The United States picked up two medals in the doubles bowling competition at the Pan American Games on Thursday as the Team USA women claimed the silver medal, while the men’s team needed a mark in their final frame to earn the bronze.
Team USA’s Liz Johnson of Cheektowaga, N.Y., and Shannon Pluhowsky of Dayton, Ohio, could not catch the steady Colombian team of Clara Guerrero and Rocio Restrepo, who combined for a pinfall total of 5,074 for the 12 games. Johnson and Pluhowsky finished 149 pins back with a 4,925 total, while Venezuela shot 4,819.
“It had its ups and downs again,” Pluhowsky said of the team’s day. “We played the wrong part of the lane too long. The one game where we both shot 180, we were searching.”
Colombia, meanwhile, was steadily increasing its lead.
“They’re great bowlers and they just bowled phenomenal today,” Johnson said. “We started out well … I got caught up staying a little further right than I wanted to and second-guessing myself. Once we moved in, it was a better reaction but we had a lot of holes today.”
Canada sprinted away from the men’s field, posting a 5,607 total to top second-place Colombia by 318 pins. Dan MacLelland shot 815 in the first three games, and Francois Lavoie had the first 300 game in Pan American Games history to lead Canada.
The U.S. duo of Devin Bidwell of Wichita, Kan., and Tommy Jones of Simpsonville, S.C., who had dropped to fifth after nine games, pulled within three pins of third-place Mexico heading into the final game.
Bidwell rolled a 245 game, but Jones still needed to mark in the final frame, on a pair where he had thrown five splits in the first eight frames. Jones stepped up and buried the first two shots to push Team USA into third with a 5,203 total, 22 pins ahead of Mexico.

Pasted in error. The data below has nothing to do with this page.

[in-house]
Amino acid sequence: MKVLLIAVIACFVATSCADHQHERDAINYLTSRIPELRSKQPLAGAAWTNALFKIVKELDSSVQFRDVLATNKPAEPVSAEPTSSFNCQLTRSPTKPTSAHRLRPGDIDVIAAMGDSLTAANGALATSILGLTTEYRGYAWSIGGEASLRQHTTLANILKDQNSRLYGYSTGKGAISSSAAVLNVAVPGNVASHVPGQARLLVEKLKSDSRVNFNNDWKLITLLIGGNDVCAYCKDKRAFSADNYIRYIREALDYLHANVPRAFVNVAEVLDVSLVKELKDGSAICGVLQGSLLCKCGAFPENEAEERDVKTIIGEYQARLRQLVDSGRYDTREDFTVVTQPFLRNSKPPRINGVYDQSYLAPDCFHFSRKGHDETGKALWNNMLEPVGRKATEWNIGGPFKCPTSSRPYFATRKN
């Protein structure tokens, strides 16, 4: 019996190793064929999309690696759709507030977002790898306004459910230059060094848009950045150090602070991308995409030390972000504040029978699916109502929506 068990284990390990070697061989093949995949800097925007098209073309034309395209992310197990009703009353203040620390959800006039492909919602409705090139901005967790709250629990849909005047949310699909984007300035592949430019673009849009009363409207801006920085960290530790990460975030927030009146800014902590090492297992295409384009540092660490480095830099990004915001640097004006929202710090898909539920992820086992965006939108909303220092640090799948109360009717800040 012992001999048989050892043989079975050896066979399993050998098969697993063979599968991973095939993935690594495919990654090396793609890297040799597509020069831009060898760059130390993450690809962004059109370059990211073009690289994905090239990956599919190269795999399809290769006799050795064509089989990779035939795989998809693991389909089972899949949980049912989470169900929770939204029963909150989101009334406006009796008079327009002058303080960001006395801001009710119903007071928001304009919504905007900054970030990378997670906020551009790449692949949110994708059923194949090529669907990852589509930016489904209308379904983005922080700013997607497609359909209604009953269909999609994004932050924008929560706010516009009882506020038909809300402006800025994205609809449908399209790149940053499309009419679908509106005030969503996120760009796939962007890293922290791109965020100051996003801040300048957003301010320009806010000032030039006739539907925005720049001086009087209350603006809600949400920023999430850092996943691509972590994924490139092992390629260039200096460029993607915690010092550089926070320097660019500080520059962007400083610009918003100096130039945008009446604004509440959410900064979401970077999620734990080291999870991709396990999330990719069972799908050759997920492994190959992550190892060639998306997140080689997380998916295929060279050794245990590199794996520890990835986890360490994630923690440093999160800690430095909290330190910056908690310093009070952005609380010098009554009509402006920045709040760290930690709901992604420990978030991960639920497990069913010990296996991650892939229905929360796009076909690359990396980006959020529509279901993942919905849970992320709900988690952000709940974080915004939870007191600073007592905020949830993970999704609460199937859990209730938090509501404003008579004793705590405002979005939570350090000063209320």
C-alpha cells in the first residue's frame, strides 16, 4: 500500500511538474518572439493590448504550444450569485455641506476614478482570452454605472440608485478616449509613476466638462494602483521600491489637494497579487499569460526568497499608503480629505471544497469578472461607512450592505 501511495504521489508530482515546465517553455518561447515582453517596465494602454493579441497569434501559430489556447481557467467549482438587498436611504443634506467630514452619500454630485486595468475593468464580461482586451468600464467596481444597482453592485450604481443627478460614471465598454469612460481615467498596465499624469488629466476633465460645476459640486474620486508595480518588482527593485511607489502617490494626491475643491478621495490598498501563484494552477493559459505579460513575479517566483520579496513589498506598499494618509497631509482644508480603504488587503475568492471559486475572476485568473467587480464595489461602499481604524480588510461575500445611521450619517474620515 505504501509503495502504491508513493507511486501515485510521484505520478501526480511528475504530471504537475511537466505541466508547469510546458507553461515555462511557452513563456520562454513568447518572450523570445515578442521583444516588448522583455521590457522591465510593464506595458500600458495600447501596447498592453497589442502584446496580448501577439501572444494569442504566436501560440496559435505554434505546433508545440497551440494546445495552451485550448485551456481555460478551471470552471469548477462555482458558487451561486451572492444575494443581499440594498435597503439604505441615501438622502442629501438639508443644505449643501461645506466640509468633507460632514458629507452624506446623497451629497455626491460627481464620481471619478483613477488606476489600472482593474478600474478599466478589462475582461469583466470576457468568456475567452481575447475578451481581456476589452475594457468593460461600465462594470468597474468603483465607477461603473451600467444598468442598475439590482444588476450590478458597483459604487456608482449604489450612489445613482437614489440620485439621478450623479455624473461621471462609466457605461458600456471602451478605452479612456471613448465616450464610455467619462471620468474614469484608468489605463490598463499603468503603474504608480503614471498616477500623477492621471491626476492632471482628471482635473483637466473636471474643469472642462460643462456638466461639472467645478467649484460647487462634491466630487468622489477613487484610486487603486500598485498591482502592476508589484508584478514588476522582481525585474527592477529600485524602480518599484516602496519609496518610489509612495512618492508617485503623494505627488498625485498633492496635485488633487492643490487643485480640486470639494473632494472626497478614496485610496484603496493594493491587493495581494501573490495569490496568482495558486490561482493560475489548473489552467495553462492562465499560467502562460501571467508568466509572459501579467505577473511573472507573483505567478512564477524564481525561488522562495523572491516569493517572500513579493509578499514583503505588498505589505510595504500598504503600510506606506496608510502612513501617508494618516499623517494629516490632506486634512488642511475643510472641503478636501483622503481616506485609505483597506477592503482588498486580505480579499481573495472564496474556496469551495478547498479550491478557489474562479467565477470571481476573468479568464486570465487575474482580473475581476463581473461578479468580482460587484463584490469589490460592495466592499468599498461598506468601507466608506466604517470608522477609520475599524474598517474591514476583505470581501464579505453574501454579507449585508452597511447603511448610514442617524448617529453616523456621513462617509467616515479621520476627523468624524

“Thanks goodness he bowled 245 last game, because I was bowling 150 going into the 10th,” said Jones, who finished with a 164. “I actually asked coach on the fill shot if I could try something different just for my own sanity. This game is very frustrating, and that’s one thing that makes it great.”
Bidwell said winning bronze in his first international competition with Team USA was “oddly satisfying.”
“We didn’t come here for bronze, but that last pair ... I’m glad we got on the podium,” Bidwell said.
For the U.S. women, Johnson had a record-tying 299 game, leaving a 10 pin on her last shot. She tied the mark set by Tennelle Milligan, the Team USA High Performance Manager, at the 2007 Pan American Games.
“I didn’t think it was a bad shot,” Johnson said of her final roll. “I got a little bit in, but that shot I probably got it in the most of the 12 shots. It went kind of flat.”
All four players now turn their attention to singles competition, which starts Friday with 12 games of qualifying. After 12 games, the field will be cut to the top eight bowlers in each division for match play on Saturday. Bowlers will take their pinfall totals into match play, which will consist of one-game matches with the winner receiving 20 bonus pins.
The top four bowlers after match play advance to the semifinals and finals, also on Saturday.
“We’ve seen all the pairs and we’ll just go into tomorrow like it’s a new day just like we always do,” Pluhowsky said. “We have educated guesses now; we didn’t have those before.”
PAN AMERICAN GAMES RESULTS
Women’s Doubles – Final Results (12 games)
Gold – Colombia (Clara Guerrero, 2,452; Rocio Restrepo, 2,532) 5,074
Silver – United States (Liz Johnson, 2,501; Shannon Pluhowsky, 2,424) 4,925
Bronze – Venezuela (Patricia De Faria, 2,433; Karen Marcano, 2,386) 4,819
Other scores – 4, Puerto Rico, 4,811; 5, Dominican Republic, 4,784; 6, El Salvador, 4,779; 7, Argentina, 4,646; 8, Canada, 4,609; 9, Aruba, 4,601; 10, Mexico, 4,540; 11, Brazil, 4,533; 12, Guatemala, 4,426; 13, Costa Rica, 4,409; 14, Chile, 4,143.
Men’s Doubles – Final Results (12 games)
Gold – Canada (Francois Lavoie, 2,677; Dan MacLelland, 2,930) 5,607
Silver – Colombia (Jaime Gonzalez, 2,574; Manuel Otalora, 2,715) 5,289
Bronze – United States (Devin Bidwell, 2,521; Tommy Jones, 2,682) 5,203
Other scores – 4. Mexico, 5,181; 5. Venezuela, 5,162; 6. Costa Rica, 5,050; 7. Dominican Republic, 4,973; 8. Puerto Rico, 4,965; 9. Brazil, 4,926; 10. El Salvador, 4,729; 11. Panama, 4,709; 12. Guatemala, 4,555; 13. Aruba, 4,501; 14. Argentina, 4,363.